26 March 1999


SO far neither the calves or the children visiting Streamvale farm have suffered from exposure, despite the really cold and damp weather weve been having. In our "new system" the calves are being fed a cold milk culture and seem to be doing well on it, but it is a bit pathetic to see their wee bodies literally shiver as they suck. It used to be there was a big heat lamp in the small, draught-free house to keep them cosy – but we now know that it caused disease problems. One thing is for sure, the calves wont be suffering from any bacteria that thrives in warm conditions this year!

This is our really busy time for calving and we made a "viewing gallery" (hole in the silo wall) for our visitors to watch the big event. It has worked pretty well with major interest from the mums. Children are delighted to see the feet coming out and then run off to other things, but mums watch on determined to experience every inch of delivery! They ask questions constantly – "Why is she standing up, why is she lying down, does it hurt, will you help her," and always "how long will it take?" They are genuinely disappointed if they have to leave before the calf is born and we have even had phone calls to check if everything went OK and if it was a boy or a girl. As for dads – a quick look does most of them!

Our oldest daughter Jenny has just heard that she is going to Milwaukee this summer. She was the lucky one to have her name drawn out of a hat to go on the "Ulster Project" – a cross-community scheme which our church has been involved with for 10 years now. The idea is to link up young Catholic and Protestant teenagers who are involved already with their community and after a three-month "getting to know you" period, they go as a group to the States, where they experience life led by teenagers there. They also have the task of telling their host churches what life is like in Northern Ireland. Its a responsibility and a fantastic opportunity for her – all she has to do now is work hard to raise some money for it all!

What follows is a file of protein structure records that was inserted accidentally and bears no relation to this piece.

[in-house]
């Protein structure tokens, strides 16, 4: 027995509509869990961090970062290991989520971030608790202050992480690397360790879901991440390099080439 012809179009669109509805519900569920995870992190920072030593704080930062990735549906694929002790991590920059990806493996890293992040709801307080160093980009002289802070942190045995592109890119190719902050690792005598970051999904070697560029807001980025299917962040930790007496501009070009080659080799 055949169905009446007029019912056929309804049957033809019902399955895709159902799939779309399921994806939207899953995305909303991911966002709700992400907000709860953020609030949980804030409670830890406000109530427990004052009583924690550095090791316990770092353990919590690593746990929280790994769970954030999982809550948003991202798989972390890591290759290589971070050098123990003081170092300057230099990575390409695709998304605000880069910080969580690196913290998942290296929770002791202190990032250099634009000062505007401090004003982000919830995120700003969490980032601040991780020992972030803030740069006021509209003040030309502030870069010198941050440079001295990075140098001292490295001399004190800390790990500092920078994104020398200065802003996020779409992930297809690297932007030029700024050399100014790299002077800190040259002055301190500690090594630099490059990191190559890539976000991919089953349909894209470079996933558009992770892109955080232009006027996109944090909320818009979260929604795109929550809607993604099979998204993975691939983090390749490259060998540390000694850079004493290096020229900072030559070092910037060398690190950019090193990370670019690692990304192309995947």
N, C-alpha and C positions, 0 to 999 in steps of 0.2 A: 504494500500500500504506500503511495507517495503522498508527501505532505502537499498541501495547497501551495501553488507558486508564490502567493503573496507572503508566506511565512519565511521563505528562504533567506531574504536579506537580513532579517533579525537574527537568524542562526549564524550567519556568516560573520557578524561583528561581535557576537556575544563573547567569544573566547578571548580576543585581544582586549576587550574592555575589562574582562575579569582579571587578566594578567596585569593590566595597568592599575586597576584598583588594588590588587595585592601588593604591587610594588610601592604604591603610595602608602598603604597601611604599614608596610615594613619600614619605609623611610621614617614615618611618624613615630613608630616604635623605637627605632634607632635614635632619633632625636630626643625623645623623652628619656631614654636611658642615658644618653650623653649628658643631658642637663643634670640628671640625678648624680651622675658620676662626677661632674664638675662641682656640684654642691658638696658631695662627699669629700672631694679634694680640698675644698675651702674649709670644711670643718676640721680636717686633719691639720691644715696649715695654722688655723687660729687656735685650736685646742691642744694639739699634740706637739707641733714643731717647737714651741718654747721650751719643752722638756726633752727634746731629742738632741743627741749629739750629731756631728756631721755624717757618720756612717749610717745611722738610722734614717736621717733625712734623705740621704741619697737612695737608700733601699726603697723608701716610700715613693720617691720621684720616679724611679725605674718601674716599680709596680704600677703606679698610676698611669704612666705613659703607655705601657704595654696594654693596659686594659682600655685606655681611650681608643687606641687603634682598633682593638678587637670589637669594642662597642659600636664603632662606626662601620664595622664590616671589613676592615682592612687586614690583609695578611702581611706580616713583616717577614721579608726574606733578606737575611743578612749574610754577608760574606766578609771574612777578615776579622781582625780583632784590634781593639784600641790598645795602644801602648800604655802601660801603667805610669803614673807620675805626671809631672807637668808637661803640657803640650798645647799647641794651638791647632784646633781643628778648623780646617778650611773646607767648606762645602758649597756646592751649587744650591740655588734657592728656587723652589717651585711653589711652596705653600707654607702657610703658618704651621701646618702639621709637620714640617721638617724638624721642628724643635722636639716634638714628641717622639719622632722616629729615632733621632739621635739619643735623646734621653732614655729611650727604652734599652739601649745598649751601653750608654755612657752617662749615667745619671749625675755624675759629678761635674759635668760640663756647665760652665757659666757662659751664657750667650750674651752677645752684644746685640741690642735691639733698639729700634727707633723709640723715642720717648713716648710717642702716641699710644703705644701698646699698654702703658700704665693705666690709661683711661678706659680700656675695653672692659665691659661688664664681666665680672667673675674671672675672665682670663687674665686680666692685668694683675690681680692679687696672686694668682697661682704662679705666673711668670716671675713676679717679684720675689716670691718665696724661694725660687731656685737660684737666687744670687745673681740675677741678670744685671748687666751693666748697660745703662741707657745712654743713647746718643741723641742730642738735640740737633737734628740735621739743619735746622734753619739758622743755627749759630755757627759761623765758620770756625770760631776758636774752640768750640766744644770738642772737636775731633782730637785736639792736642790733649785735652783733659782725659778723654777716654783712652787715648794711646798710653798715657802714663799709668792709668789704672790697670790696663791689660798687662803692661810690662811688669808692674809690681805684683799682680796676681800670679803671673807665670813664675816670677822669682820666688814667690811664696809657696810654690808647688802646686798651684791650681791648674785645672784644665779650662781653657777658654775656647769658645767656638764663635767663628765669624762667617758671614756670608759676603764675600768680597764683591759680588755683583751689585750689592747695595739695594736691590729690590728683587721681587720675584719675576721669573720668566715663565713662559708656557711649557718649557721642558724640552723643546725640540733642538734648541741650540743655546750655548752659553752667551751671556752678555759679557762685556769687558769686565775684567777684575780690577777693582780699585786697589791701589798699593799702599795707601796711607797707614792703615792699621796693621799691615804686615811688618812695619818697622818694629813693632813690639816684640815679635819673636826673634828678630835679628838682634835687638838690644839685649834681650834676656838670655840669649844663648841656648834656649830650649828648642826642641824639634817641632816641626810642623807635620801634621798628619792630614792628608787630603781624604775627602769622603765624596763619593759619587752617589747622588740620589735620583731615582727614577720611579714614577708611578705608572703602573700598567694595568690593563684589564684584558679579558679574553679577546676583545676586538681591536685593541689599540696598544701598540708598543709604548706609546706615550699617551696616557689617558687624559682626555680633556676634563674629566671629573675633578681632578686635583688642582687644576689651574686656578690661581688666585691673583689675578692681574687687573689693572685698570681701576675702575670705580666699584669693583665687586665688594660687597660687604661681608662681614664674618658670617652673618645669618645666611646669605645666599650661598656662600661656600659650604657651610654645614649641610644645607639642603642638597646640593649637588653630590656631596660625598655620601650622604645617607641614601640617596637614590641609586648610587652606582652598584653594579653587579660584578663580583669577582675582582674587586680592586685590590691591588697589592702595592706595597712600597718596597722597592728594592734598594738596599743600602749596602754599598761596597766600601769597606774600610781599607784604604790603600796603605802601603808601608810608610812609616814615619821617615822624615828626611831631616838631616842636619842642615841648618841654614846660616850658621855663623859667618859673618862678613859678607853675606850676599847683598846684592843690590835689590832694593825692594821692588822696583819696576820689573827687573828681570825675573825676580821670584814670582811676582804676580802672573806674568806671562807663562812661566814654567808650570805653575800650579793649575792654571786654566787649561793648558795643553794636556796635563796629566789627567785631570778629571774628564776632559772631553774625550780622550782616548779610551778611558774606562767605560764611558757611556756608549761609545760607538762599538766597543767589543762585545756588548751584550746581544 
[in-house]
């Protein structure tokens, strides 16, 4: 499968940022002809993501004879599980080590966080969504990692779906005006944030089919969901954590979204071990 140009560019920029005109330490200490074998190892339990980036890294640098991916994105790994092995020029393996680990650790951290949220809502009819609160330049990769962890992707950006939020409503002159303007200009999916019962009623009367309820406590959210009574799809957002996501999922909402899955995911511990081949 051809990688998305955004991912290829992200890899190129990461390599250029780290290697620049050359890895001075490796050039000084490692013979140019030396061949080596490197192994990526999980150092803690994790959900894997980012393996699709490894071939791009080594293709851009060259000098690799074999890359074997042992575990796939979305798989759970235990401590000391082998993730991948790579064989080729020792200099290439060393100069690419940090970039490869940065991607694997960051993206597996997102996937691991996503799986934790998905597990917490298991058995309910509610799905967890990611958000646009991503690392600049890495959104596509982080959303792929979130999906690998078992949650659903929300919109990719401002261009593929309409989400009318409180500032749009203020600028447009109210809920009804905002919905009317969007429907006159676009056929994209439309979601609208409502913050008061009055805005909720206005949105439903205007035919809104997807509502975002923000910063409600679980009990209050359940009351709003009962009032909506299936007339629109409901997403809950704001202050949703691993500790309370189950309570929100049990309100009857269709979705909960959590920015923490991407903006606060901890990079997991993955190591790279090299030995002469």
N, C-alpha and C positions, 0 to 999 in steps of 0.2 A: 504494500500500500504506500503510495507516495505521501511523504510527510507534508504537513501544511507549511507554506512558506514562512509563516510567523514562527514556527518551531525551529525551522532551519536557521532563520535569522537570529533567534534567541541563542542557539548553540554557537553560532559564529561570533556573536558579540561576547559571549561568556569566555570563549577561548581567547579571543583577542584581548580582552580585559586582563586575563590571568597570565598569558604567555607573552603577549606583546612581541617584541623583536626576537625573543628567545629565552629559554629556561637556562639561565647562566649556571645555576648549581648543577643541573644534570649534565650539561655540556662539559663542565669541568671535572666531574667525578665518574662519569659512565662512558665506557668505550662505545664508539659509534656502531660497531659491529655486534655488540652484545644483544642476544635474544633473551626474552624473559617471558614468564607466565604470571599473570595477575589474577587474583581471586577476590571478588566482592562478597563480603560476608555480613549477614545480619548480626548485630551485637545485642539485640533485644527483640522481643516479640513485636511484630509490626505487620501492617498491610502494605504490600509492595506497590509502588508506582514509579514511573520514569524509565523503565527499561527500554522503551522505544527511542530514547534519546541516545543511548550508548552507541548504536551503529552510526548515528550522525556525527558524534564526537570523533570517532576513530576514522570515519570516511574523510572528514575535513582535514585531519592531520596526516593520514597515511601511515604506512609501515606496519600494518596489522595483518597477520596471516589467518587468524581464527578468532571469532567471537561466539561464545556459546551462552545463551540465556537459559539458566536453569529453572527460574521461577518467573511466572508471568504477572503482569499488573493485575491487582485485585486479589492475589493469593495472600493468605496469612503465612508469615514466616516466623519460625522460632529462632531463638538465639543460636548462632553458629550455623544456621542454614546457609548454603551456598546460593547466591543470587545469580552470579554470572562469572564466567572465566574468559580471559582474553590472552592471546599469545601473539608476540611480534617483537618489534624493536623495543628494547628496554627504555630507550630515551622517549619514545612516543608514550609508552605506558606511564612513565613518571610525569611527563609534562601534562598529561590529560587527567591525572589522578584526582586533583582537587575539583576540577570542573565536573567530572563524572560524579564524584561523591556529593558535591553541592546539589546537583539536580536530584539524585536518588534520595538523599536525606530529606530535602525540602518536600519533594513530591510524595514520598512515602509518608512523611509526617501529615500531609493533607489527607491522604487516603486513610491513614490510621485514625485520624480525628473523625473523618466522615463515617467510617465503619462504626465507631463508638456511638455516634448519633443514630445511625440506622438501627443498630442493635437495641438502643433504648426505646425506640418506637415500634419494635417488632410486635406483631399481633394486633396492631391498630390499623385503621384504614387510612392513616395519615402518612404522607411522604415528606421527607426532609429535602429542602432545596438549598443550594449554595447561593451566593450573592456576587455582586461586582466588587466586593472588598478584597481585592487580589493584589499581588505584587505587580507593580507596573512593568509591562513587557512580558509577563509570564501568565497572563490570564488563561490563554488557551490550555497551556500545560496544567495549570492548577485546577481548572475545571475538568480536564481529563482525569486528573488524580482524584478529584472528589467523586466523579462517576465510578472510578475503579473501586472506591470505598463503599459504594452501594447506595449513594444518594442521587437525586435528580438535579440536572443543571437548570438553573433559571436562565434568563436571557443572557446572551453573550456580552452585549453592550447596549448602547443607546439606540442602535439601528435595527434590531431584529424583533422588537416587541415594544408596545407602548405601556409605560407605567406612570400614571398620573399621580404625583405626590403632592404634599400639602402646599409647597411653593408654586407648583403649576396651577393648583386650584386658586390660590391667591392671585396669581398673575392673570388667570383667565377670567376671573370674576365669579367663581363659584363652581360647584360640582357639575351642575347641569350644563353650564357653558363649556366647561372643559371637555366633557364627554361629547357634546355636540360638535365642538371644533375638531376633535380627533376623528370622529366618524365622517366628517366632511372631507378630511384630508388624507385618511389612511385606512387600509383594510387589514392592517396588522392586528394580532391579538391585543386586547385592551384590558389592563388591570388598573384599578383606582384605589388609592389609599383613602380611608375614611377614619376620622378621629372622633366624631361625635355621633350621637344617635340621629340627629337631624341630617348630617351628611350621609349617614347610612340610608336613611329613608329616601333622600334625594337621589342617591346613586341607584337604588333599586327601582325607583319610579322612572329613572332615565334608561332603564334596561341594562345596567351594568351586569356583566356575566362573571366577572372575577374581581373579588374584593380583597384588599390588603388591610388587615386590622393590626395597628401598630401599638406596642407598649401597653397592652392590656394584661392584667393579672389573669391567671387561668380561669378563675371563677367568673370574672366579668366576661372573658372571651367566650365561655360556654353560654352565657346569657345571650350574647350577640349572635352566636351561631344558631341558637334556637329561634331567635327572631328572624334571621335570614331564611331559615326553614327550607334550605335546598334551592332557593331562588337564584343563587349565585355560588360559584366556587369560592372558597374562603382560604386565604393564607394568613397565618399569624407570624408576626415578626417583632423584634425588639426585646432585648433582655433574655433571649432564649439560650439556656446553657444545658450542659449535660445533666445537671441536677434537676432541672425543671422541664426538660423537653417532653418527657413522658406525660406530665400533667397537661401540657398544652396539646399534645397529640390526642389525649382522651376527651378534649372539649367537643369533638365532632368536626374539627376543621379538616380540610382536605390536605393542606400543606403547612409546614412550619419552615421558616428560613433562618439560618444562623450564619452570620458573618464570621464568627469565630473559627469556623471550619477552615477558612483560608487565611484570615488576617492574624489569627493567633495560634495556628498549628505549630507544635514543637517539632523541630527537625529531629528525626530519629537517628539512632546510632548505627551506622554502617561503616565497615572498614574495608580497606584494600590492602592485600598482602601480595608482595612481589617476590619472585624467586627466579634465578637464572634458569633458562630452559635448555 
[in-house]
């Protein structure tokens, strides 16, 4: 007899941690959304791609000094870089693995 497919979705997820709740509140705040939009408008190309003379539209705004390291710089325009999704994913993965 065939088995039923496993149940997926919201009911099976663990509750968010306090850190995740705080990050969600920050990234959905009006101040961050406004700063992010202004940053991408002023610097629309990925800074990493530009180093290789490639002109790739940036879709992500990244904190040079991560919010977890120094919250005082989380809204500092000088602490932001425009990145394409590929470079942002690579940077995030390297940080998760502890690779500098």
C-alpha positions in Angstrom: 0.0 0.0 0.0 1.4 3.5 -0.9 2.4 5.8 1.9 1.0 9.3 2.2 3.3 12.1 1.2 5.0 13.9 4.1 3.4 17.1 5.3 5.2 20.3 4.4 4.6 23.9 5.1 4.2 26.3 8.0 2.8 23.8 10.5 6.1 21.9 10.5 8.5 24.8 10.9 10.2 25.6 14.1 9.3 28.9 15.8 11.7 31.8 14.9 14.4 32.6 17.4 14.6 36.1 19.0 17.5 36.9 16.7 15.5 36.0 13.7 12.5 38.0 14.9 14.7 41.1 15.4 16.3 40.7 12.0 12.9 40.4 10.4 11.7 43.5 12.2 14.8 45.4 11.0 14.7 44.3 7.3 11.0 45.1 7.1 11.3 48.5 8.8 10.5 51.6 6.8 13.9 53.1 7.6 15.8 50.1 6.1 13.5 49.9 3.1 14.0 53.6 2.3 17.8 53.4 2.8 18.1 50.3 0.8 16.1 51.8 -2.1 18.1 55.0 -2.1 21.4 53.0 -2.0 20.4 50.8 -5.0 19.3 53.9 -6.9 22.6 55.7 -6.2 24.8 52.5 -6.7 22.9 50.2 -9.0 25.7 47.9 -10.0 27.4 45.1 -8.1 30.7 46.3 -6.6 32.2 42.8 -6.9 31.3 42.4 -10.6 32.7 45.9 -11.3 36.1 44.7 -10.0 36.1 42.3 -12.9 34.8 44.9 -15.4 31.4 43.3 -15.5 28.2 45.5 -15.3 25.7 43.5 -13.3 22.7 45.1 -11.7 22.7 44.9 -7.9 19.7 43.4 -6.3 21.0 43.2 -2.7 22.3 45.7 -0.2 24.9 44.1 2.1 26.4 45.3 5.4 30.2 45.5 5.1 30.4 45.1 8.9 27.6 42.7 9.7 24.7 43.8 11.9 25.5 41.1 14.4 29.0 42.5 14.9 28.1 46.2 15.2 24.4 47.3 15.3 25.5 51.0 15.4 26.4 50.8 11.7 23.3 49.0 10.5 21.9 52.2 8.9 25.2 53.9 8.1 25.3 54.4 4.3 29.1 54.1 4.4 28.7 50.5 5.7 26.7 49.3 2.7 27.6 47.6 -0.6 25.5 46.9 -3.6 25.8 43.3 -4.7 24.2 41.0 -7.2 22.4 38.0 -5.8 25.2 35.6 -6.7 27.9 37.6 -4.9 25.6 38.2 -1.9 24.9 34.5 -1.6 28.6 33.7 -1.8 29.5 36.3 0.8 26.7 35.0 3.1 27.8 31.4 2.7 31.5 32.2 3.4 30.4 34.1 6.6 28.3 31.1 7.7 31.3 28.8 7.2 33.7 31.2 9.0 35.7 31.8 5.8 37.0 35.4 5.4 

Once again, thank goodness for our open farm where she will be working every weekend from now on. Its not that big a chore, as most of her friends have jobs with us – sometimes I wonder if we are running the only youth club where the members are paid to come! It can get out of hand at times, but mostly the young people do their job well and at least look as if they are enjoying it, which, when you are running a visitor attraction for children, is very important.

Now that Streamvale is up and running again, Johnston has been catching up with house repairs before the work on the soft fruit gets very busy. This time its Helens bedroom which is being gutted. Im sure many of you who live in old farmhouses have the same problem as we do; is it worth checking out why the wall is damp or should we just put on a good thick paper and worry about it the next time? Johnston decided to investigate and discovered that Helens bedroom, which we knew was an extension, was just sort of stuck to the rest of the house with a good dollop of cement – most of which is now falling out. Oh dear, what was a wallpaper and paint job turned into minor building repairs and between one thing and another we eventually got the room finished at 10pm on the night before her birthday when her friends were coming for a sleepover!

His next job is the roof – or should he bother? After all, the drip in the landing isnt too bad – until it rains that is!

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